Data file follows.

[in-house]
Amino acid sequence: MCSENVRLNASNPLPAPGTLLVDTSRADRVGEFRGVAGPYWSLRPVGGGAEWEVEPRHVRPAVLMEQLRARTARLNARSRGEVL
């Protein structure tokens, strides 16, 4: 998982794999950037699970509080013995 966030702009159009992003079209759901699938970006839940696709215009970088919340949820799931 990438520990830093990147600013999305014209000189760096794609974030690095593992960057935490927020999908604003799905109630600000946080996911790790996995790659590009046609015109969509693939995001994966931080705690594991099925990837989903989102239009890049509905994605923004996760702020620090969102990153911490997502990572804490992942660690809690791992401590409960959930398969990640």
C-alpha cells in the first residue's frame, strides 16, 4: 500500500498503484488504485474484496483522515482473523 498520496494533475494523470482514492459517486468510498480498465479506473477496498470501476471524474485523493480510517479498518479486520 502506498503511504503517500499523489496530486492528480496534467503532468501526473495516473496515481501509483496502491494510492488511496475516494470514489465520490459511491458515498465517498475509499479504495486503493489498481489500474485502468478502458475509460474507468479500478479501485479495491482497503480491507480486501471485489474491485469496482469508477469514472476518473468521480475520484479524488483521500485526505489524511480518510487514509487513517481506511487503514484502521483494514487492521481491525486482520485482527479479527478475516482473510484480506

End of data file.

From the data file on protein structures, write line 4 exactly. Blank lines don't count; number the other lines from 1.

C-alpha cells in the first residue's frame, strides 16, 4: 500500500498503484488504485474484496483522515482473523 498520496494533475494523470482514492459517486468510498480498465479506473477496498470501476471524474485523493480510517479498518479486520 502506498503511504503517500499523489496530486492528480496534467503532468501526473495516473496515481501509483496502491494510492488511496475516494470514489465520490459511491458515498465517498475509499479504495486503493489498481489500474485502468478502458475509460474507468479500478479501485479495491482497503480491507480486501471485489474491485469496482469508477469514472476518473468521480475520484479524488483521500485526505489524511480518510487514509487513517481506511487503514484502521483494514487492521481491525486482520485482527479479527478475516482473510484480506